Director: Patrice Rhomm (as Alain Garnier)
MVD Visual

MVD Visual brings one of Eurocine's lesser-seen women-in-prison films to DVD with HELGA: SHE WOLF OF STILBERG.

In a small South American country, President Steiner has a tighter rein on the people than he does on his own cabinet. Director of propaganda Helga (Malisa Longo, A CAT IN THE BRAIN) feels that not enough is being done to quell revolt now that leftist lawyer Vogel has joined the rebels. General Gomez (Olivier Mathot, THE WICKED CARESSES OF SATAN) dismisses her concerns and urges the president to sideline Helga by putting her in charge of the women's work camp at the isolated fortress of Stilberg where she can break dissidents to her heart's content. It's all fun and games for Helga who goes horseback riding while her soldiers who – and a randy doctor played by Jacques Marbeuf whose career encompassed everything from Cocteau's BEAUTY AND THE BEAST and Melville's ARMY OF SHADOWS to PORNO POKER and Franco's KISS ME KILLER later on – have their way with the prisoners until the newest prisoner turns out to be Elizabeth Vogel (Patrizia Gori, WAR OF THE ROBOTS), daughter of the rebel Vogel. Helga initially plans to use the girl to get Vogel to reveal himself in an attempt to liberate her, but soon becomes infatuated with her after multiple attempts to break her. Sympathetic guard John (Richard Allan, PUSSY TALK 2) advises Elizabeth to submit to Helga's attentions to save her own life and Elizabeth soon becomes Helga's favorite, much to the jealousy of the other prisoners as well as Helga's soldier lover Hugo (Dominique Aveline, ILLUSIONS WITHIN GIRLS). As the revolution reaches the capital, Elizabeth and the prisoners must find a way to escape before Helga decides to silence them all permanently.

Shot back-to-back with NATHALIE: ESCAPE FROM HELL featuring many of the same cast members and locations, HELGA is about as bad as the other Eurocine Nazisploitation films (which are even worse than their cannibal films) which seem to have been more inspired by the American ILSA films (and Jess Franco's unofficial WANDA entry) than Italy's own trashy takeoffs on films like THE DAMNED and THE NIGHT PORTER. Pacing is listless, the photography (credited to Alain Hardy who may or may not be a real person since he is credited on Eurocine prints of some Jess Franco films the director shot himself) is colorful but flatly lit, and director Patrice Rohmm (ELSA FRAULEIN SS) lingers on neither the sadism or the sex even though a number of the cast – including Allan, Aveline, and Alban Ceray (EDUCATION OF THE BARONESS) who appears here as a soldier – were porn stars in France at the time and supporting actor Franco Lo Cascio would later achieve fame in Italy as pornographer Luca Damiano (there does not appear to be a hardcore insert cut of the film). Despite the cover ballyhoo that she is "deadlier than Ilsa," Longo's Helga is not so much imperious as constantly frustrated when the women do not respond to her advances or disobey her work orders. The striking chateau standing in for Stilberg looks like it was converted to a hotel above ground while the underground chambers are suitably dank (possibly the ones used for the reshoot scenes of REVENGE IN THE HOUSE OF USHER), while the floggings are rather mild and even the military violence relatively bloodless. Like Eurocine's other Nazisploitation films, stock footage also seems to have been spliced in from other war films (much of it mismatching stock footage including some that appears to be blown-up from 16mm with the frame line visible). Daniel White's score seems to be composed of library music and cues from ZOMBIE LAKE, with that film's main theme having an anaesthetizing effect during the tame lesbian grope sessions. The cast also includes Franco regulars Pamela Stanford (LORNA THE EXORCIST) and Richard Biggotini (HOT NIGHTS OF LINDA) as production manager, along with Jean Rollin regular Jean-Pierre Bouyxou (THE LIVING DEAD GIRL).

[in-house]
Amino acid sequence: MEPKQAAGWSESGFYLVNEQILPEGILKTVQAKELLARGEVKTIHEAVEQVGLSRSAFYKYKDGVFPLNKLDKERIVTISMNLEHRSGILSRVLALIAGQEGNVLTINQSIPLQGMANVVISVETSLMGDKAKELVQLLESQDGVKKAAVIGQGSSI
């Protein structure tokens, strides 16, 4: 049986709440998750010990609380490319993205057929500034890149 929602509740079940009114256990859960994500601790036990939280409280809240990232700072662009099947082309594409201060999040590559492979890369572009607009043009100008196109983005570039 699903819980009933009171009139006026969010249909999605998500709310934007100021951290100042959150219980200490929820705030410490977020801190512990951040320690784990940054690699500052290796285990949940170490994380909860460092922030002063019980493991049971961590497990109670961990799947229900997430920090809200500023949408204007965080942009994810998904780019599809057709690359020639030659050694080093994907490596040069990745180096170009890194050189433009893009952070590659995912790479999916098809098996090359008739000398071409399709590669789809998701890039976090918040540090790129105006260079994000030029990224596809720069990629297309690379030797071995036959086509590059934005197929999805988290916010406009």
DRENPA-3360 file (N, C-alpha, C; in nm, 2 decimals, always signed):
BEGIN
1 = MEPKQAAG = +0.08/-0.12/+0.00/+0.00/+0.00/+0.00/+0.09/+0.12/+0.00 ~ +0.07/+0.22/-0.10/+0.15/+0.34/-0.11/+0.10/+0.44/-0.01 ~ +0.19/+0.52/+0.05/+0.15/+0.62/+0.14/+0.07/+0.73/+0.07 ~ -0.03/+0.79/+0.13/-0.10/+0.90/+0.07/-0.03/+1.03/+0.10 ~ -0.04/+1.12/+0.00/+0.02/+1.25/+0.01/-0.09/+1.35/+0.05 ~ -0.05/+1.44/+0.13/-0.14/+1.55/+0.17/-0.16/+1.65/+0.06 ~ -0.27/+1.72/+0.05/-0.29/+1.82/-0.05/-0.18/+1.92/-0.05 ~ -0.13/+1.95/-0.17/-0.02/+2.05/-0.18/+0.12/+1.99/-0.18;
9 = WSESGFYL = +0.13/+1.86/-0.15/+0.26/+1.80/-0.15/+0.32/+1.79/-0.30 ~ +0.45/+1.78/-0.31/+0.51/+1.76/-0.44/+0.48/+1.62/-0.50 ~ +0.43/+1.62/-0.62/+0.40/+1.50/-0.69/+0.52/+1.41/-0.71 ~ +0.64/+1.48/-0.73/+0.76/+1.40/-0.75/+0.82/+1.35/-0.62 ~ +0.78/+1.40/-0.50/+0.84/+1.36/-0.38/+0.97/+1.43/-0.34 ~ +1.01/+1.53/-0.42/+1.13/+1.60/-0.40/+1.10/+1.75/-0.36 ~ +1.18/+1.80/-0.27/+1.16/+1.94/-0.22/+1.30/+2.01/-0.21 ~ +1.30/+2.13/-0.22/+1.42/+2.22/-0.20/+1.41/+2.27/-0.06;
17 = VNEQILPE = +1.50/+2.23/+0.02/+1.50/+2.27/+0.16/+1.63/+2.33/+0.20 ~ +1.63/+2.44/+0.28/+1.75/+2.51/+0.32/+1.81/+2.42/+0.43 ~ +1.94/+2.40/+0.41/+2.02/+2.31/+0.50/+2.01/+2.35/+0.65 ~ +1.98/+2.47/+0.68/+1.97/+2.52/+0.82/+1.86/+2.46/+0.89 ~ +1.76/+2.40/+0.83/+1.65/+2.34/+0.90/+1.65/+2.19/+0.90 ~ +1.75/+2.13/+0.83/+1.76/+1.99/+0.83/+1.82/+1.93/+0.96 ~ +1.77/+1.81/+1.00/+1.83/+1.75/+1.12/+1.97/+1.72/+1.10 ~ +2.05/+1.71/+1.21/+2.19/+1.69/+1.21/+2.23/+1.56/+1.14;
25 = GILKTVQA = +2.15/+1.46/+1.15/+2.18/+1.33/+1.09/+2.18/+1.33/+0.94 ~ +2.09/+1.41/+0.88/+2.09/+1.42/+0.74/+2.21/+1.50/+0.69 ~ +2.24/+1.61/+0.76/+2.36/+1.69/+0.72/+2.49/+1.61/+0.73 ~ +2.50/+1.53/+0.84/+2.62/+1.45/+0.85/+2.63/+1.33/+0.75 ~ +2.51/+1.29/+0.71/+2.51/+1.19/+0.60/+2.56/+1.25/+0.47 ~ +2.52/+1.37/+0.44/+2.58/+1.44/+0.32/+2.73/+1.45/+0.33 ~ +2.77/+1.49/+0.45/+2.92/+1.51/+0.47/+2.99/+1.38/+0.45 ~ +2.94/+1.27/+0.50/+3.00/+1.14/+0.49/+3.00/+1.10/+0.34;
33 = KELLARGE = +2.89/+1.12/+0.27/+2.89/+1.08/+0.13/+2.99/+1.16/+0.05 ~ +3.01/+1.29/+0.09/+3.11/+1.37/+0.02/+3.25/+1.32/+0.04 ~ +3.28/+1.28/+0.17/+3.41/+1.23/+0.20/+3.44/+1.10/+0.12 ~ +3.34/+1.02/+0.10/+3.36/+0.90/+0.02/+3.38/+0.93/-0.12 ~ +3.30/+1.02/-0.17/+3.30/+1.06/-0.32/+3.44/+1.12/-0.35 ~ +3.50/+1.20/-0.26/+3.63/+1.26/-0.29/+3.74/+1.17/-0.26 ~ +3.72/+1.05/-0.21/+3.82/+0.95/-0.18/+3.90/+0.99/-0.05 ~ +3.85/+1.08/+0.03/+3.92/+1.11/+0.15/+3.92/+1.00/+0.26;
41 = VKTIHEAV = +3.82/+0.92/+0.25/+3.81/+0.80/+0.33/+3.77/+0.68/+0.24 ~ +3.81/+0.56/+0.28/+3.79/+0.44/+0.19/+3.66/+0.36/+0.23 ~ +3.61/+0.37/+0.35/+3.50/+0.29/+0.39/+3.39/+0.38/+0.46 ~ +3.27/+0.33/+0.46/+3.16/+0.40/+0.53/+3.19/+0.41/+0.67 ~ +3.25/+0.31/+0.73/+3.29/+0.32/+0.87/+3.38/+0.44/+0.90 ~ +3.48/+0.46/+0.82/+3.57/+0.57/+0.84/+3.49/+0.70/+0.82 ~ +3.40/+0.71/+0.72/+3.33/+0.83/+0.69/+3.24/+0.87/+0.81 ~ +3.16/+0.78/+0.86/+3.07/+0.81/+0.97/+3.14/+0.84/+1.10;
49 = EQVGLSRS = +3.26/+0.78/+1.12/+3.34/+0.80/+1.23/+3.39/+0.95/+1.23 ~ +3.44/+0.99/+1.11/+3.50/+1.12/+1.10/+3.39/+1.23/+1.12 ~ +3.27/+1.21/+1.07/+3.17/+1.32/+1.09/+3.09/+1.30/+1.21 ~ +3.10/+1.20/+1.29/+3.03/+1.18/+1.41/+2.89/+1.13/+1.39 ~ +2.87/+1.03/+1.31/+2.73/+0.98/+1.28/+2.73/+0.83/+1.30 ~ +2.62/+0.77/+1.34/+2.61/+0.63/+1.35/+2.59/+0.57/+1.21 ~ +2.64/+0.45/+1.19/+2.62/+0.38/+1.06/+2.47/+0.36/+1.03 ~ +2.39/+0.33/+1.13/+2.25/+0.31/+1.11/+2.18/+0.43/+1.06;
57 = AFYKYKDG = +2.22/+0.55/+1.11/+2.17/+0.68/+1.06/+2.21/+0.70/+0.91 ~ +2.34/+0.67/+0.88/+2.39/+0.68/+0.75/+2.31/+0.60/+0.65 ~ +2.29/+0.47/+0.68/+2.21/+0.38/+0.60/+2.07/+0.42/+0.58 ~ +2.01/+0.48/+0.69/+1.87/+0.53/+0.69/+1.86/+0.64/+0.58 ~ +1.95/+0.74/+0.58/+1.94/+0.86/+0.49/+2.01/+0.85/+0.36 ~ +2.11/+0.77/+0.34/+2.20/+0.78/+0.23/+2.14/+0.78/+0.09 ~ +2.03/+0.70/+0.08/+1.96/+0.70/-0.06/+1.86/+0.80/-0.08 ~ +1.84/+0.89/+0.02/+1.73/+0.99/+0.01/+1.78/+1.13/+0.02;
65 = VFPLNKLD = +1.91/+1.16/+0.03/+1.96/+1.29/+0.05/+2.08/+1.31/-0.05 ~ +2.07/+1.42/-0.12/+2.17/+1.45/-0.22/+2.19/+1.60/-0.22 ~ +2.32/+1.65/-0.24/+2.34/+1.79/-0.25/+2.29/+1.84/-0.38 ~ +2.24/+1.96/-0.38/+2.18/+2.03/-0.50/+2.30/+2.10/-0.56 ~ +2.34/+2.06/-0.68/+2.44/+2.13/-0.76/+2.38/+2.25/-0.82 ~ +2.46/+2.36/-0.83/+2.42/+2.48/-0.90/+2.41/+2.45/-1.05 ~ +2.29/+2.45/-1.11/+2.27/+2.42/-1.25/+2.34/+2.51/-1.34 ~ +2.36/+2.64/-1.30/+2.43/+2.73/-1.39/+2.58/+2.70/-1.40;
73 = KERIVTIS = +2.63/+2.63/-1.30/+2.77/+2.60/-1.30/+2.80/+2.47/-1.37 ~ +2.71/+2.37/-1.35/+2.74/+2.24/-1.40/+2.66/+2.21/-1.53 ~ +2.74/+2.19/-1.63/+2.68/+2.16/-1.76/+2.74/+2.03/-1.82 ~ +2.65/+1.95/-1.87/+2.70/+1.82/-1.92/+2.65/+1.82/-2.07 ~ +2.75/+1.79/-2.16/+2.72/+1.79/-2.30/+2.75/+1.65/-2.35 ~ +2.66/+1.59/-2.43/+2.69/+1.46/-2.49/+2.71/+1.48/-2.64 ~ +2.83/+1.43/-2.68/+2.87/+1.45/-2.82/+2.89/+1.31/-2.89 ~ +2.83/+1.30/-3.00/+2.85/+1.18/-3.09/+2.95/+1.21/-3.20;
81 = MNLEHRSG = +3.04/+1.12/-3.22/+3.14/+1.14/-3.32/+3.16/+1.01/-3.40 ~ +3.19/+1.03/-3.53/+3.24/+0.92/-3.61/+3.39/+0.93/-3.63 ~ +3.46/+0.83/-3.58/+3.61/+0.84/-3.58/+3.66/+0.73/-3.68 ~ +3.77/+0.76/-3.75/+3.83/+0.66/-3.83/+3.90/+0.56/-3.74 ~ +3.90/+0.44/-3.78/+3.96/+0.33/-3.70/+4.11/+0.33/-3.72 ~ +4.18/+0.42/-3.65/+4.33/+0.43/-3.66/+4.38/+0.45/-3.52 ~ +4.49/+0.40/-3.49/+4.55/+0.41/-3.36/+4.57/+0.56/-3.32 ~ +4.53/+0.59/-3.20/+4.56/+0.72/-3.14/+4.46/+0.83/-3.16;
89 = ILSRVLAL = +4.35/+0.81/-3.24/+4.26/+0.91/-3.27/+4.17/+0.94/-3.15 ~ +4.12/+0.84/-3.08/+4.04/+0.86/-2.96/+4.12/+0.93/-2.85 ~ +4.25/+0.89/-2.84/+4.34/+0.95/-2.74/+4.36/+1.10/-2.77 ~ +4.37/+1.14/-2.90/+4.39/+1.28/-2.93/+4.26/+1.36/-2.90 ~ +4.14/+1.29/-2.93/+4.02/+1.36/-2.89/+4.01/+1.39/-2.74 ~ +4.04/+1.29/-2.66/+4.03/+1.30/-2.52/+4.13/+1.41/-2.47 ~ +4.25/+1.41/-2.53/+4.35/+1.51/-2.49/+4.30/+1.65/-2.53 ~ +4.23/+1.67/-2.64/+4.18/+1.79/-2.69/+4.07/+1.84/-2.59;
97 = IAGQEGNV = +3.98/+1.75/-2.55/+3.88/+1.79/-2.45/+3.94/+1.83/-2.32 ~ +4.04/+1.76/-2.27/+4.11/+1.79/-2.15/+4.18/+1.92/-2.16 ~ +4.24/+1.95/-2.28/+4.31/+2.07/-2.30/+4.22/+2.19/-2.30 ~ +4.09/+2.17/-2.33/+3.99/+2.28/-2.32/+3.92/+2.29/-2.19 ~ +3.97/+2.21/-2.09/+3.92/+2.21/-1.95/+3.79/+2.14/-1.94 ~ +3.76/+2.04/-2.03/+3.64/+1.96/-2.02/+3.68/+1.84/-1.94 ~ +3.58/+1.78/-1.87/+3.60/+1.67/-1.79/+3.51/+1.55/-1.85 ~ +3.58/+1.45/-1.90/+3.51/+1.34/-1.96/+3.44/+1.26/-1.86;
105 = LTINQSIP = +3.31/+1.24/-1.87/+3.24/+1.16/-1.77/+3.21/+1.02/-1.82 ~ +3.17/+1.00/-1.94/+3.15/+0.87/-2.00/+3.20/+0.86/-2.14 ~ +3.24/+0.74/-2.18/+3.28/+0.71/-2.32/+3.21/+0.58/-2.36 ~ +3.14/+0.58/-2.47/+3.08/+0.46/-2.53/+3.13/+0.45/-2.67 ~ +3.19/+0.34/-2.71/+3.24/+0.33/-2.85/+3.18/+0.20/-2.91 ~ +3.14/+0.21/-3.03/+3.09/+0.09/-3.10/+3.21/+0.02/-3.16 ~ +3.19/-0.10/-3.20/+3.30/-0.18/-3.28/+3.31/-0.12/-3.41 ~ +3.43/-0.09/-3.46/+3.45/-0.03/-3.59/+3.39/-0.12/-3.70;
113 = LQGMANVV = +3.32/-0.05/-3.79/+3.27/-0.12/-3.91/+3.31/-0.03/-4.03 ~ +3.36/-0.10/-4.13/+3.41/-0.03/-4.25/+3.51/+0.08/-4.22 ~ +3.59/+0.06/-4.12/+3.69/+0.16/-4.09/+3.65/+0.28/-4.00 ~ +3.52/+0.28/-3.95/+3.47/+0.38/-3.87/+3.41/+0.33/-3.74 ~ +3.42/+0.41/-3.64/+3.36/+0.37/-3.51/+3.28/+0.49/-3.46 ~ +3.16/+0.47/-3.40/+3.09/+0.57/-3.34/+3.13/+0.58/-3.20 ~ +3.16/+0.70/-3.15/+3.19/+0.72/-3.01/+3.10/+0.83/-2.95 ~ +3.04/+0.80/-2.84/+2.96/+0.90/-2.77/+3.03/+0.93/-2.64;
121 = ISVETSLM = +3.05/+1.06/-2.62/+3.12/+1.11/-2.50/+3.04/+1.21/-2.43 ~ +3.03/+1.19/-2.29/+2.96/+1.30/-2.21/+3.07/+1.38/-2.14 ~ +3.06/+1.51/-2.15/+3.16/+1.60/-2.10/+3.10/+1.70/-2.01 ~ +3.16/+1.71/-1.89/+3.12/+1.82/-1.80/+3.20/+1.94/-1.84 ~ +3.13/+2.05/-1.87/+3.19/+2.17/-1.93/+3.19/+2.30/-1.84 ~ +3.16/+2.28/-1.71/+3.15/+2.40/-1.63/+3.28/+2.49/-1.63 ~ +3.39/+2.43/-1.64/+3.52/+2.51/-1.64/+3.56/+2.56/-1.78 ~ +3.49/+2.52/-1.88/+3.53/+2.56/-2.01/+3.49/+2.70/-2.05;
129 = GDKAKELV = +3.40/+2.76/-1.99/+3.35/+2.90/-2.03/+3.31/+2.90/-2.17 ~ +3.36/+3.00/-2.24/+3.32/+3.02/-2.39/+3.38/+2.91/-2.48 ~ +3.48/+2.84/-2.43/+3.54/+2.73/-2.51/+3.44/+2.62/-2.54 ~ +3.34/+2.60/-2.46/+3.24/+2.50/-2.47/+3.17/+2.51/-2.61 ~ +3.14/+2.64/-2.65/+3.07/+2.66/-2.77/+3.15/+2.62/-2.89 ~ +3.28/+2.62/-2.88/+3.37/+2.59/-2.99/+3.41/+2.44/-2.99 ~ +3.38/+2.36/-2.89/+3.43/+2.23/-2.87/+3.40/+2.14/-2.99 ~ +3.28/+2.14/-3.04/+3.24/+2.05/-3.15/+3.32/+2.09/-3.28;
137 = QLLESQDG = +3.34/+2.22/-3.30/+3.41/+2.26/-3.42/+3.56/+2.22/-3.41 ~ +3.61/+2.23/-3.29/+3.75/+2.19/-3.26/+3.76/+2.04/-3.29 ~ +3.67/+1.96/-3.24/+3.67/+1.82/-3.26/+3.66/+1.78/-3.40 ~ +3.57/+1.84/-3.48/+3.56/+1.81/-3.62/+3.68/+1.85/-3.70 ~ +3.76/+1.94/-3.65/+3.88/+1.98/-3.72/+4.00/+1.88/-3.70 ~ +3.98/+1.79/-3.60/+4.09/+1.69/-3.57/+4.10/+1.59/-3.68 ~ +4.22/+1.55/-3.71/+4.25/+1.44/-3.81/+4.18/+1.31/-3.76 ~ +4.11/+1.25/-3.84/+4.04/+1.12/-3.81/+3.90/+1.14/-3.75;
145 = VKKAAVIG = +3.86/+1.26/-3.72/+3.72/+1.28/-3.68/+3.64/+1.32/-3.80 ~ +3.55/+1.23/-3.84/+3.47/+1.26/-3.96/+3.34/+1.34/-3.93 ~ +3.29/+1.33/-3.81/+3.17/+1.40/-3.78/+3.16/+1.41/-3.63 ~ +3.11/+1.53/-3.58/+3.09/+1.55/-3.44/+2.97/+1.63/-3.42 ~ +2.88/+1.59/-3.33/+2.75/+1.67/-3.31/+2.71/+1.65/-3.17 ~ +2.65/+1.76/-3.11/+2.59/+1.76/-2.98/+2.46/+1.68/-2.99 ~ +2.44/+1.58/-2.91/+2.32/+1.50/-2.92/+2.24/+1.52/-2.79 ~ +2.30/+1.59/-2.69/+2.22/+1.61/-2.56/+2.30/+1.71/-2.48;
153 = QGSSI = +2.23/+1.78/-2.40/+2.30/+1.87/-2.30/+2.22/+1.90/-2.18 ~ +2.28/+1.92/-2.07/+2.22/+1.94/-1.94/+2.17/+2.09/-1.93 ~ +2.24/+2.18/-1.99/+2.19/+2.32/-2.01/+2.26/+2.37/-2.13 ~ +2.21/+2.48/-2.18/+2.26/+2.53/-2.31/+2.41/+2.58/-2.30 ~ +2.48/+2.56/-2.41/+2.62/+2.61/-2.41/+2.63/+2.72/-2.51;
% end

Unreleased stateside theatrically or on videotape (although it did garner theatrical and tape release in Canada), HELGA (onscreen title THE SHE WOLF OF STILBERG) also eluded DVD at the time when Media Blasters raided Eurocine's vaults for their other Nazisploitation pics HELLTRAIN and ELSA FRAULEIN SS. MVD Visual's single-layer DVD presents a colorful progressive, anamorphic 1.66:1 widescreen transfer of a relatively clean source with the scratches and splices one expects from a Eurocine master of a film that was already somewhat patchwork to begin with. Audio options consist of moderately hissy Dolby Digital 2.0 mono tracks for the English and French dubs (no subtitles are included). The film appears to be uncut at 96:51 but the entire program length is 108:24 as MVD seem to have just encoded Eurocine's digital master to DVD without realizing that the feature is followed by eight minutes of alternate covered takes of the nude and whipping scenes and the film's opening and closing credits on black (the feature transfer itself has no credits but it does contain the lengthy static backgrounds on which the credits were meant to appear). (Eric Cotenas)